Tiger land destroyed – on camera
12 October 2010
We’re always talking about how illegal forest destruction endangers tigers – and now you can see it happening for yourselves. Newly released video footage from a ‘camera trap’ in a protected forest in Sumatra makes the tigers’ plight alarmingly clear.
A video camera trap has captured footage that graphically shows the clash between illegal forest developments and wild tigers in Indonesia.
The three short clips compiled here were filmed earlier this year in Indonesia’s Riau Province and are released for the first time today. The first clip shows a male Sumatran tiger sniffing at the automated camera we set up with our partners in the forests of Bukit Betabuh. This is a protected area, where it’s illegal to clear trees or excavate land.
The second clip, filmed just a week later in the exact same location, shows a bulldozer clearing trees – most likely for an illegal palm oil plantation, a serious problem in Indonesia. The third clip, the following day, records a tiger walking through the now-devastated landscape.
This shows exactly the kind of illegal destruction that reduces vital habitat and pushes tigers into conflict with local people – with disastrous consequences all round.
Land-clearing for palm oil plantations have been going on for some time in this area. Workers have said they frequently find tiger tracks in palm oil plantations. The Indonesian Ministry of Forestry is investigating the evidence caught on our video and will take strong action to enforce the law.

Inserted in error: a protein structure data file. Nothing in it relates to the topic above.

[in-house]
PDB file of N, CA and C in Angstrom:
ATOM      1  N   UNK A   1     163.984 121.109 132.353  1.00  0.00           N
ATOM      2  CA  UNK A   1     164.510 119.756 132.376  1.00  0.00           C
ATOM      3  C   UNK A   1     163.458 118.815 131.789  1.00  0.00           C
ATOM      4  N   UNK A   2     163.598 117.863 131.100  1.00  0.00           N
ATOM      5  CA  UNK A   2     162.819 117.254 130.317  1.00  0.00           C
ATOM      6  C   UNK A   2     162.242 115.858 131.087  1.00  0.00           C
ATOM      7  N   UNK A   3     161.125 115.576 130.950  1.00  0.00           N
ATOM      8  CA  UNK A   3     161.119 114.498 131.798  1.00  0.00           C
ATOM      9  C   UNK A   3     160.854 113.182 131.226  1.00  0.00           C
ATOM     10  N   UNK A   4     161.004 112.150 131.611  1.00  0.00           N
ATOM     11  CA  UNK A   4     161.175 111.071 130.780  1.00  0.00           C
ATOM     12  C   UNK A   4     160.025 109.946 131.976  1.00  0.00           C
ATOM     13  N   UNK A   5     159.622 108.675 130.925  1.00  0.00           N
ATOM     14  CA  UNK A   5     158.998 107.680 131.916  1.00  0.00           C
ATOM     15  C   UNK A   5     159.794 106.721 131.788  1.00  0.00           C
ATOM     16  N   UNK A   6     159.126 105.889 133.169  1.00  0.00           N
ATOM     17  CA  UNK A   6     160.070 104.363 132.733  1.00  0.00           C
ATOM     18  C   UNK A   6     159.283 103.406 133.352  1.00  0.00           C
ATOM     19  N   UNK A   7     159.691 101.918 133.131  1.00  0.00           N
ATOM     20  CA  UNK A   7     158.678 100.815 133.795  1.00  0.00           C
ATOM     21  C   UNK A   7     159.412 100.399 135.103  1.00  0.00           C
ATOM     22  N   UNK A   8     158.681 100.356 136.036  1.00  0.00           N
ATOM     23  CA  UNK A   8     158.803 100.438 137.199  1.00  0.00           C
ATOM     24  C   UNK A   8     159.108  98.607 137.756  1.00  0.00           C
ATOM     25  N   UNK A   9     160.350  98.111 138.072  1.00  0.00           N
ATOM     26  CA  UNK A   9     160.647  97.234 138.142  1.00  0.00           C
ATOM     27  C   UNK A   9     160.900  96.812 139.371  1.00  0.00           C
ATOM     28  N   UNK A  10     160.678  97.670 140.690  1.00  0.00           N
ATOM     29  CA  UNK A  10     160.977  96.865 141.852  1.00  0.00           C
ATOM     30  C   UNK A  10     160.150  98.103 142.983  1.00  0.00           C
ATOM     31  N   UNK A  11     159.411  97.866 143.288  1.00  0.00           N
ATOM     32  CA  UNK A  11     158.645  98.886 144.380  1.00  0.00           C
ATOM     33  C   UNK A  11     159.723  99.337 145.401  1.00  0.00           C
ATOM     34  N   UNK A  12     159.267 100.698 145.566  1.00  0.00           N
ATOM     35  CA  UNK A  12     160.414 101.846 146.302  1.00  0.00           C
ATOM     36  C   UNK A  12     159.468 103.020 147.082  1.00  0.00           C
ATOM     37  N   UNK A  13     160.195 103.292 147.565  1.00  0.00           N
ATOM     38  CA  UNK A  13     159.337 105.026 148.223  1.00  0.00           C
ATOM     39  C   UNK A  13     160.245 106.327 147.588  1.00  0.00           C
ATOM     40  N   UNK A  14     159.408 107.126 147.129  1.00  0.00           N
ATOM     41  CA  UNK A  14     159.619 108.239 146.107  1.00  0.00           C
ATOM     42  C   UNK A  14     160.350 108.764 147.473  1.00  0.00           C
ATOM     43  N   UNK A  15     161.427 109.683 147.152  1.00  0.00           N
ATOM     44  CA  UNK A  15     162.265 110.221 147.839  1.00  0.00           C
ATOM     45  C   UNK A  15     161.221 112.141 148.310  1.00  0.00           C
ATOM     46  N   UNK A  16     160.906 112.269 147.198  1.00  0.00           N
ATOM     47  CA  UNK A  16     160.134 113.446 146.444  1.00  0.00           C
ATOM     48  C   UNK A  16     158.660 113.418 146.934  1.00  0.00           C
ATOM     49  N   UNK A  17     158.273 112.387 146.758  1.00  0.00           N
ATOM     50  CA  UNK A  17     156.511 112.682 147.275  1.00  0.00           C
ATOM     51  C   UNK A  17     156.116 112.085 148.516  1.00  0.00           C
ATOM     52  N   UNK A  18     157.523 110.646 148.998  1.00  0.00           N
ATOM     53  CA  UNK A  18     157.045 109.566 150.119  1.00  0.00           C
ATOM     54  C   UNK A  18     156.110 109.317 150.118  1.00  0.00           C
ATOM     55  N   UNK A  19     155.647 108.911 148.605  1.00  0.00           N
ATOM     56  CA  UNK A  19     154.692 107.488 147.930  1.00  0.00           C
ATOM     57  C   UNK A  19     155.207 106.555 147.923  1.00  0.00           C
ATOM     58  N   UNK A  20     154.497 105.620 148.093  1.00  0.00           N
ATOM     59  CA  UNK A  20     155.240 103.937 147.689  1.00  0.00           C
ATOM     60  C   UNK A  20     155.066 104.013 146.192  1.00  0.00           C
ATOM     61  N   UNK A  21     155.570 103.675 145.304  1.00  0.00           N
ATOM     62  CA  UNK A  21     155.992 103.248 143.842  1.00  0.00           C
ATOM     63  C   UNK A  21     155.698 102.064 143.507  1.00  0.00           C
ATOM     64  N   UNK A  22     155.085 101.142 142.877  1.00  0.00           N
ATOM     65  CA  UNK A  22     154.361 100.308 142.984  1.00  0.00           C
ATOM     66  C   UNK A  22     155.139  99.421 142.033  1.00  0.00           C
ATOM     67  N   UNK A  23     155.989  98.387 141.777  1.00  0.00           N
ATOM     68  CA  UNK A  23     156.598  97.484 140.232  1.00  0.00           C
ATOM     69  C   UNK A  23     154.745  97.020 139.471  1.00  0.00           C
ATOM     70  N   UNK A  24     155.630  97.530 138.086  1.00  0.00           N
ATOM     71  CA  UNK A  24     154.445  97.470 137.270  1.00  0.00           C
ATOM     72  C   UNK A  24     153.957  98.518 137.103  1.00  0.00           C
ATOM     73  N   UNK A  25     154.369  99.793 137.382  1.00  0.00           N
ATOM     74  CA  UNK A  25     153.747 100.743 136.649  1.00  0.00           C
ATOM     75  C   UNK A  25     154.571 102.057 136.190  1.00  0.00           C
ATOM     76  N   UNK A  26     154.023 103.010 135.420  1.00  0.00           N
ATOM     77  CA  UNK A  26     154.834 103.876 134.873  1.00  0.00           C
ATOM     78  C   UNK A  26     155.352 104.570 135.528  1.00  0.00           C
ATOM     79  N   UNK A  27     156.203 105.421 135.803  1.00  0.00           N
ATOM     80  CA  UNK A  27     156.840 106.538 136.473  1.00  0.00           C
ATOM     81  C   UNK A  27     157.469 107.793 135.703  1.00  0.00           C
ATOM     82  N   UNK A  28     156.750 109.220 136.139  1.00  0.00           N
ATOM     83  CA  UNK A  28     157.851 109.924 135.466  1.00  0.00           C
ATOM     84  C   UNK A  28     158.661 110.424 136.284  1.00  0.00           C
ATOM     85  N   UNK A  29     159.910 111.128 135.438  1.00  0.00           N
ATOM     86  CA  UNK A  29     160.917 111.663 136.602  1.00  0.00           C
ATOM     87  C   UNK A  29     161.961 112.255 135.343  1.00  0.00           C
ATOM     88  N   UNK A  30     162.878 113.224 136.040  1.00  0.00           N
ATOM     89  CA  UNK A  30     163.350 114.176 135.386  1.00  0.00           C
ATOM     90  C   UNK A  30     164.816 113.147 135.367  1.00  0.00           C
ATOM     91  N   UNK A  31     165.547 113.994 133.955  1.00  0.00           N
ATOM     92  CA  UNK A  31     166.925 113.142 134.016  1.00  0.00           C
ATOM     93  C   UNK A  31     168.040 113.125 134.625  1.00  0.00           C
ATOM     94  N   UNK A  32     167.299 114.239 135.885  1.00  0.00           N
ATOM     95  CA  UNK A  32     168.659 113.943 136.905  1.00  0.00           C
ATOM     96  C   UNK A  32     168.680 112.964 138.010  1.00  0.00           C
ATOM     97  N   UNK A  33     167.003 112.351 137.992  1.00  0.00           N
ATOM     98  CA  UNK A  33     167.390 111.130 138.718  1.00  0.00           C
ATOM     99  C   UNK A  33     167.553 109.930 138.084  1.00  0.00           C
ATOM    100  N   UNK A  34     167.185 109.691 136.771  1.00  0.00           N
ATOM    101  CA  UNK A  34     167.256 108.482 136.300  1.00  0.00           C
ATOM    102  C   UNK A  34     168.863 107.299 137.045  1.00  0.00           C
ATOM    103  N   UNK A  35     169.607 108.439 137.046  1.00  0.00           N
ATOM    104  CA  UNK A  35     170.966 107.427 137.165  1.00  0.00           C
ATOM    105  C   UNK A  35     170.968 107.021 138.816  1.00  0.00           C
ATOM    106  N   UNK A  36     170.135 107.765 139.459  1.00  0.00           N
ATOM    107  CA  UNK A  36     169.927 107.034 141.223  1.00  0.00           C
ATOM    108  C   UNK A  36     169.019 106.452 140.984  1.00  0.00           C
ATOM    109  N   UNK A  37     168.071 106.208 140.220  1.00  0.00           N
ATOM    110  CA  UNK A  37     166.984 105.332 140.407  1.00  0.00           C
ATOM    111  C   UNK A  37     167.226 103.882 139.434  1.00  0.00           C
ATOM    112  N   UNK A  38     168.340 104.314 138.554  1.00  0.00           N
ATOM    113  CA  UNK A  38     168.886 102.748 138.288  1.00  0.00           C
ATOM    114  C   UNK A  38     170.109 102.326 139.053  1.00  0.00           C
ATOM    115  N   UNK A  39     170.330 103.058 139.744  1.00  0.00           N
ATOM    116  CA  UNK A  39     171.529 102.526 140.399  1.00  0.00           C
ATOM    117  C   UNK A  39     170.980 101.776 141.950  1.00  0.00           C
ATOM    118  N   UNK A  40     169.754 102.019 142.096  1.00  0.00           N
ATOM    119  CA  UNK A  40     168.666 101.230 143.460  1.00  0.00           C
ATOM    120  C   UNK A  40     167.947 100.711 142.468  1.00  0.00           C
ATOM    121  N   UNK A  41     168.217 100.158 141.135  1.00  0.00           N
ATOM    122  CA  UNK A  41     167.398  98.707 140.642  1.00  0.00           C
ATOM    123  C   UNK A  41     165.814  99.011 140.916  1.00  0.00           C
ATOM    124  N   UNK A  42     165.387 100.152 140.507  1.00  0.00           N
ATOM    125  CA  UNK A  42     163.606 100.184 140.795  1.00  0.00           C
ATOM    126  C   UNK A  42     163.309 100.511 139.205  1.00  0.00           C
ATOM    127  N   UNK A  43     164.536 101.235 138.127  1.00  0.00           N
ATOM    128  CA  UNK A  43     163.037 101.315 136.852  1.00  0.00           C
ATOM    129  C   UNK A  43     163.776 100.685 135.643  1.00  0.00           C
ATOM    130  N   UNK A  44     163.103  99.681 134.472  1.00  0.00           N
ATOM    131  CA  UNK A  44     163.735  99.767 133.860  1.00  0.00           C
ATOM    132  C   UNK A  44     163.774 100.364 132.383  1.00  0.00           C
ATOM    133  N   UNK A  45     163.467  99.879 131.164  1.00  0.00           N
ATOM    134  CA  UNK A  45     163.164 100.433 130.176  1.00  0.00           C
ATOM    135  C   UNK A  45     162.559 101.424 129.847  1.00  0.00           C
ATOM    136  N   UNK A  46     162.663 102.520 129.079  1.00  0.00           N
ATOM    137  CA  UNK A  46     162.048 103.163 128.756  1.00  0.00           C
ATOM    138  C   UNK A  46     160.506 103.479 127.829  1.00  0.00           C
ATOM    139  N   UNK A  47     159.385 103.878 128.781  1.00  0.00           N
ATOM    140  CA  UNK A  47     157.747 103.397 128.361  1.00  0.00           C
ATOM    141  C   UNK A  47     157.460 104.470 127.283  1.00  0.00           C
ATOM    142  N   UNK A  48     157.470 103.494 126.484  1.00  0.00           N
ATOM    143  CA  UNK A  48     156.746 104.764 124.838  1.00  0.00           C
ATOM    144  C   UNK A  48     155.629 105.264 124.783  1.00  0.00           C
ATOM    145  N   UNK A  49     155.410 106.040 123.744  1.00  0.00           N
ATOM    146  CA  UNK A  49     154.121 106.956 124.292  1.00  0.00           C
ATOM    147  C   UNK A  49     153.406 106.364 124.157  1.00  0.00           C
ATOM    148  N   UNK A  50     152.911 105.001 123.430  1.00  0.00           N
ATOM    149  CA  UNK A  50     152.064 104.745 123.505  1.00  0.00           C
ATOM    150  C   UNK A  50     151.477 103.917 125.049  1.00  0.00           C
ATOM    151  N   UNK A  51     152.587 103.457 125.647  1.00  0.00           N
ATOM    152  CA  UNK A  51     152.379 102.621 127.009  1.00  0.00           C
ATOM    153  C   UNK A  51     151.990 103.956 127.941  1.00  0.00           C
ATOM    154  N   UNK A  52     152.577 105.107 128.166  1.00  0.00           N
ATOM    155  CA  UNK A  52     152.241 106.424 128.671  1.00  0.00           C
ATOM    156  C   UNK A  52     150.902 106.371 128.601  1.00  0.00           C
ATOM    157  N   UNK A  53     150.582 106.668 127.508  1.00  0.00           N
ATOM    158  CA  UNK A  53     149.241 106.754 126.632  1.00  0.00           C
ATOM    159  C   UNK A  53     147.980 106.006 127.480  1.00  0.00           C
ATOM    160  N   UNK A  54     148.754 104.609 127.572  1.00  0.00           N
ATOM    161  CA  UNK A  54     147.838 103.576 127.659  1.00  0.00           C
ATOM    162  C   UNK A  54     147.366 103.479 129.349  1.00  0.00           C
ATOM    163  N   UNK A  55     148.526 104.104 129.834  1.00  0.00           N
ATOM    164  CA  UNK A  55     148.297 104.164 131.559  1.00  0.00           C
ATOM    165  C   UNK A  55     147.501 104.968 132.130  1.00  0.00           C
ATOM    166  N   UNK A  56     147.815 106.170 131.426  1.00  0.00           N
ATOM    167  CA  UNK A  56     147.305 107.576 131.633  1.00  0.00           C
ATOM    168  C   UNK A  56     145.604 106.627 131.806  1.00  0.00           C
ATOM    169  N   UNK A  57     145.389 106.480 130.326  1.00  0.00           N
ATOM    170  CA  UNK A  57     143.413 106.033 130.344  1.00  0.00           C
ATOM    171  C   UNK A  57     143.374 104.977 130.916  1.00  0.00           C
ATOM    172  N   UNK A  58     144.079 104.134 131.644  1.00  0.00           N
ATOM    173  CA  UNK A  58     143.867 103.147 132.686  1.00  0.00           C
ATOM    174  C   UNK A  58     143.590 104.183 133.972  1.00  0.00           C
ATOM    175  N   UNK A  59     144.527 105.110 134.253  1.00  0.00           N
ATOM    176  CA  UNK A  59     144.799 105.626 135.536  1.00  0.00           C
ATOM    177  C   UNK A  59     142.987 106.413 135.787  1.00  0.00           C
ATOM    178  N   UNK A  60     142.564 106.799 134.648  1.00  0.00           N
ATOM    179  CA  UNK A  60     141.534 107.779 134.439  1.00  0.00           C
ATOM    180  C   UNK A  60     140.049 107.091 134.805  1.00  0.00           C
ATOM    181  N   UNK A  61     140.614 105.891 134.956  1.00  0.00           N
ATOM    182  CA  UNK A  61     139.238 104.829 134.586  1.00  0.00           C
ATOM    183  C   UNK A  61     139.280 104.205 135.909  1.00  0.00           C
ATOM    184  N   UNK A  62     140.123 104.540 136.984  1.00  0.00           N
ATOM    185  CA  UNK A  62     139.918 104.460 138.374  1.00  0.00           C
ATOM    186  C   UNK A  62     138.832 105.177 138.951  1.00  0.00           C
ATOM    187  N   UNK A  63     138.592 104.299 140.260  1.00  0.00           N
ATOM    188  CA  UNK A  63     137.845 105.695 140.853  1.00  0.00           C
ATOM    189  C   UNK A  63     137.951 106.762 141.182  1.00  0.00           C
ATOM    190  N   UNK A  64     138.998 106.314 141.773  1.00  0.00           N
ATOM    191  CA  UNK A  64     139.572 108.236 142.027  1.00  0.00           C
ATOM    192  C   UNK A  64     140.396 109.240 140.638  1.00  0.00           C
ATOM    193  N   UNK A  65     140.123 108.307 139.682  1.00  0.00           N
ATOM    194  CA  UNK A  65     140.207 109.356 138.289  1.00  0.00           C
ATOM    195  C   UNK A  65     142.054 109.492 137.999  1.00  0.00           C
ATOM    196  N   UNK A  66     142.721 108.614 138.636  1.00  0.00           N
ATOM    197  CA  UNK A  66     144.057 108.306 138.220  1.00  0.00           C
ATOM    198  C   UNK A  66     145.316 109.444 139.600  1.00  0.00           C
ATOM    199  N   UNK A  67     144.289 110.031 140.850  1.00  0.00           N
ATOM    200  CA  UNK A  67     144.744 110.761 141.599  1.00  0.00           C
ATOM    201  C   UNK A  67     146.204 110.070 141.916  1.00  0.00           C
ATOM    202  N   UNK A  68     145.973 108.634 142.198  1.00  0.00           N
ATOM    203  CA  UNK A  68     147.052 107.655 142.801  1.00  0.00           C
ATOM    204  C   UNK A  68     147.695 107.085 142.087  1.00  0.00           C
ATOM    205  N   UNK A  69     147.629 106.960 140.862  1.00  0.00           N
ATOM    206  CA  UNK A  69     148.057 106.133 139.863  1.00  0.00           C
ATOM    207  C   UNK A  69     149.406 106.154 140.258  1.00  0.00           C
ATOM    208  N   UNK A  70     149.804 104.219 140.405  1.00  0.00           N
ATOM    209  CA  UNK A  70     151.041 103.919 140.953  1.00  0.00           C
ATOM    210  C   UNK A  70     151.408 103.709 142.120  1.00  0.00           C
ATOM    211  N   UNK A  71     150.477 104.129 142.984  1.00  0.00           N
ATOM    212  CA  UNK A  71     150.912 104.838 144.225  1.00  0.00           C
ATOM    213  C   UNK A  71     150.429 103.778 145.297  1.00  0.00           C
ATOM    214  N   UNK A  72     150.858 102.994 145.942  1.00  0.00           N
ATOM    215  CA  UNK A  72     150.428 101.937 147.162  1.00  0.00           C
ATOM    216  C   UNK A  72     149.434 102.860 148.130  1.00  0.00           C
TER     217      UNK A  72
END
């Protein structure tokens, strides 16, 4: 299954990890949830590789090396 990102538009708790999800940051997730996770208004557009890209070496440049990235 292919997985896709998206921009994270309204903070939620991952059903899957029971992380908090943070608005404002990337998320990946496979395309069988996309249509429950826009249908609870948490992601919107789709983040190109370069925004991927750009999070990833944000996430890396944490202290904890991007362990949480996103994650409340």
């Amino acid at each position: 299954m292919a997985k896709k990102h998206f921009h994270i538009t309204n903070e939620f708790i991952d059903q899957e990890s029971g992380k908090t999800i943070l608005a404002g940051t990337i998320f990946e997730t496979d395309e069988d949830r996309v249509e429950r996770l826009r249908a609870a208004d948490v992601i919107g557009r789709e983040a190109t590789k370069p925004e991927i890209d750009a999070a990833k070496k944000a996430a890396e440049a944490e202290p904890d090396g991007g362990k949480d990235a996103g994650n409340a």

We need your support to help increase patrols and to tackle illegal activity.
How we’re helping protect tigers
There are as few as 400 Sumatran tigers left in Indonesia. On top of habitat loss, the other big issue is illegal poaching and trading of tiger skins and body parts. In March this year our Tiger Patrol Unit and Riau’s Nature Conservation Agency confiscated more than 110 tiger snares in Bukit Betabuh alone.
We’ve been installing video camera traps in Bukit Betabuh since mid-2009, to study tiger distribution, habits and threats. These cameras have clearly shown this is an important habitat for the Sumatran tiger, functioning as a wildlife corridor connecting Rimbang Baling Wildlife Reserve and Bukit Tigapuluh National Park.
We’re also encouraging provincial and district level government, businesses and communities to support protection for this landscape. And it’s vital that global palm oil buyers and users don’t source material from farmers or producers who develop their plantations illegally – that’s why we back sustainably produced palm oil.
Indonesia has already committed to an Action Plan for the Sumatran Tiger, and of course it’s one of the 13 tiger range countries hoping to agree the plans to double wild tiger populations by 2022 at the Tiger Summit in Russia this November.
Find out how you can help us protect tigers
Sign our petition to take to the Tiger Summit
Adopt a tiger